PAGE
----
« 上一頁繼續 »
Seated at gallant Hotspur's side,
A thousand years ago.
“ Gaze on the abbey's ruined pile;
Does not the succoring Ivy, keeping
As o’er a loved one sleeping.
Still tells, in melancholy glory,
The Percy's proudest border story.
« That day its roof was triumph's arch;
Then rang from aisle to pictured dome
The music of the trump and drum.
And the manly hymn and minstrel's song,
Welcomed her warrior home.
After two or three more stanzas, written in the same spirit, the jeering fiend comes over Mr. Halleck, and he breaks off thus :
“I wandered through the lofty halls,
Trod by the Percies of old fame,
Each high, heroic name.
Glitter the Sultan's crescent moons,
A major of dragoons!”
Was the temptation of rhyming “ dragoons” to “moons” too strong for the poet, or did his American indignation, to find a Percy against the cause of freedom, in the old war, dissipate the chivalric vision ?
When we read this for the first time, we were under the momentary impression that we had got hold of, by mistake, “ The Rejected Addresses," so like a parody on Sir Walter Scott did the verses sound :
To proceed, however, with Mr. Halleck's own account of the matter, he says:
“ The last half stanza : it has dashed
From my warm lips the sparkling cup,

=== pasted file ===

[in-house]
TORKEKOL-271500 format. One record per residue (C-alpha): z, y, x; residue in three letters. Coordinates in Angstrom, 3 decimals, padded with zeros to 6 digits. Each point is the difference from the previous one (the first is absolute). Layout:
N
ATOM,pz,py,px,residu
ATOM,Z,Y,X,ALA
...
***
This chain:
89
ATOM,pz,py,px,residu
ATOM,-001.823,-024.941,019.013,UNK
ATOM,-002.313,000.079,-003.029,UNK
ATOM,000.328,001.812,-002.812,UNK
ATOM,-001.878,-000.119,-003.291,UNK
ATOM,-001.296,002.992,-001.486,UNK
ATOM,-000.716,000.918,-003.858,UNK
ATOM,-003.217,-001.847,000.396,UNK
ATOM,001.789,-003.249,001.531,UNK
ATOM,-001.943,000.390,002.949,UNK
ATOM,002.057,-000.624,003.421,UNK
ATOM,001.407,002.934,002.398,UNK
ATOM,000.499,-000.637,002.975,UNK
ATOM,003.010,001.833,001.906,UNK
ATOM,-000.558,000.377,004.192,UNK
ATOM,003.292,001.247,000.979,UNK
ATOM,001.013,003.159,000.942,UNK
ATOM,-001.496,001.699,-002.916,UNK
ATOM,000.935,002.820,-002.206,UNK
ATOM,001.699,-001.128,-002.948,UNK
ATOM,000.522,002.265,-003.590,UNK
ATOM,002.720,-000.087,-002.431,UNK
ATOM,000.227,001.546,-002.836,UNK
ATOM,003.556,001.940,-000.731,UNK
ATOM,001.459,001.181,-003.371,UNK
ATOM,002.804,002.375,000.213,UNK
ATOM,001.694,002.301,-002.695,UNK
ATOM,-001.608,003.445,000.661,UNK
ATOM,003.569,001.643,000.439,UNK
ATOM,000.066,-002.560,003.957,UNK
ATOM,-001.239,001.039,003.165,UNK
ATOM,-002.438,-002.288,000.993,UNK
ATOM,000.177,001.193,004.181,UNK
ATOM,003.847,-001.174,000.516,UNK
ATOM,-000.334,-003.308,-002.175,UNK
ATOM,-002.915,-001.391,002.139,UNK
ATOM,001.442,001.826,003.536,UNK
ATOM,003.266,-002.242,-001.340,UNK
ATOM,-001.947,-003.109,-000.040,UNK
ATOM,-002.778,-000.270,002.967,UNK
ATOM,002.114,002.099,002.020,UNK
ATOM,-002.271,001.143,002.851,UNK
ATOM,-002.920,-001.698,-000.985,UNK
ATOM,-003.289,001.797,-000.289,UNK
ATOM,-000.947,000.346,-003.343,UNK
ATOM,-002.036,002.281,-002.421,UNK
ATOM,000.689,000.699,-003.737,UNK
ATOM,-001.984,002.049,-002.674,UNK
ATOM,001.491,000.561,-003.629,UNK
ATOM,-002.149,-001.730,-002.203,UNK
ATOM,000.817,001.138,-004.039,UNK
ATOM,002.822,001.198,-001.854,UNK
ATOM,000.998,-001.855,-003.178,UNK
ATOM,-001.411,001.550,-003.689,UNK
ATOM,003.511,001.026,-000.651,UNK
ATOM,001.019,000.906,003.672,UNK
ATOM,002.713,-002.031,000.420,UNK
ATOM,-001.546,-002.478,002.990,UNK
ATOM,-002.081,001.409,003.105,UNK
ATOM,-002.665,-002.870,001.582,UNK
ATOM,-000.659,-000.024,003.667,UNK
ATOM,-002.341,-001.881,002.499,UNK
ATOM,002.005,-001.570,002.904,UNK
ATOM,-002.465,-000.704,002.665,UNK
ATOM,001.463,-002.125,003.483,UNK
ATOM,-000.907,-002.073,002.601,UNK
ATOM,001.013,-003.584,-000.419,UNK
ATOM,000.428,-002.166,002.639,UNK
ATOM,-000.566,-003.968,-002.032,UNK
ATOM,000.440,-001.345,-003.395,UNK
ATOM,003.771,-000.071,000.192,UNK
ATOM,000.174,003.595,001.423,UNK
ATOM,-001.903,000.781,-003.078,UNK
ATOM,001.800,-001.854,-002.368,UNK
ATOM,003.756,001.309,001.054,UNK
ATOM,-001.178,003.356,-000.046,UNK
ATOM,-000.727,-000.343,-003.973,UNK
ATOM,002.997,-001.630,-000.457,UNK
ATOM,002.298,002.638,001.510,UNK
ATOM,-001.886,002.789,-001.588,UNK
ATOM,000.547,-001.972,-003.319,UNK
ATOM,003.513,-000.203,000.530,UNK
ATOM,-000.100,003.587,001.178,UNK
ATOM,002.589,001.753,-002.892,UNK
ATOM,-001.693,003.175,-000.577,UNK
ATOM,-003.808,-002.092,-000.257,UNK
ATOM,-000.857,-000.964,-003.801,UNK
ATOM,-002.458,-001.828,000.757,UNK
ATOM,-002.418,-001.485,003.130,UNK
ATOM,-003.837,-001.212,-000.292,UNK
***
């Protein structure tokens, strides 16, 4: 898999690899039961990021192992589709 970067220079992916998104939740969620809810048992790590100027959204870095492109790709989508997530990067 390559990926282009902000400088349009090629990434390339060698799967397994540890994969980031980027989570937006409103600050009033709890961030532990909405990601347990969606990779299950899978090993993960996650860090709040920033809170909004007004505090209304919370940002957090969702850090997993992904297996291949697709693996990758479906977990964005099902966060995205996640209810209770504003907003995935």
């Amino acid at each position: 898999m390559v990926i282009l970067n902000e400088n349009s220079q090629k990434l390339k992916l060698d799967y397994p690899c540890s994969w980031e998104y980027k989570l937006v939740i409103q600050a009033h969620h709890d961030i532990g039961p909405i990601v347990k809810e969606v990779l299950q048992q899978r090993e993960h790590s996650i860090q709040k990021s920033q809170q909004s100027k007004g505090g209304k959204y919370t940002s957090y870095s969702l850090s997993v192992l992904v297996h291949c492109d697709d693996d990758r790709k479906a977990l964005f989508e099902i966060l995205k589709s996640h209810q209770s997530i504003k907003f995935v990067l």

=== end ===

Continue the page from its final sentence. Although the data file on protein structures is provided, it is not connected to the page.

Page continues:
The power that bore my spirit up,
Oxen and bleating lambs in lots,
Men in the coal and cattle line,
Newcastle upon Tyne.”
The poet concludes this address to the Home of the Percies :
“ You'll ask if yet the Percy lives
In the armed pomp of feudal state ?
Of Hotspur and the gentle Kate,
A chambermaid whose lip, and eye,
Spoke nature's aristocracy,
For ten and six pence sterling.”
As a proof of the fire with which Halleck treats a congenial theme, we quote some verses from his Marco Bozzaris. This brave warrior fell in an attack on the Turkish camp, during the Grecian war for independence, in 1823. The opening is full of spirit and beauty.
“ At midnight in his guarded tent,
The Turk was dreaming of the hour
Should tremble at his power.
The trophies of a conqueror.
As Eden's garden bird.”
As a contrast to this supine security, the following stanza is artistically brought in. It introduces the hero with fine effect :
“At midnight, in the forest shades,
Bozzaris ranged his Suliote band,
Heroes in heart and hand.
On old Platæa’s day:
As quick, as far as they.
That bright dream was his last.
Bozzaris cheer his band:
God, and your native land!
Bleeding at every vein.
His few surviving comrades saw
And the red field was won:
Like flowers at set of sun.
Greece mustered in her glory's time,
Even in her own proud clime.
Nor bade the dark hearse wave its plume, Like torn branch from death's leafless tree, In sorrow's pomp and pageantry,
The heartless luxury of the tomb! But she remembers thee as one Long-loved and for a season gone. For thee her poet's lyre is wreathed Her marble wrought--her music breathedFor thee she rings the birthday bells, Of thee her babes first lisping tells ; For thine her evening prayer is said, At palace-couch and cottage-bed: Her soldier, closing with the foe, Gives for thy sake a deadlier blow. Her plighted maiden when she fears For him, the joy of her young.years, Thinks of thy fate, and checks her tears.
And she the mother of thy boys, Though in her eye and faded cheek Is read the grief she will not speak,
The memory of her hundred joys,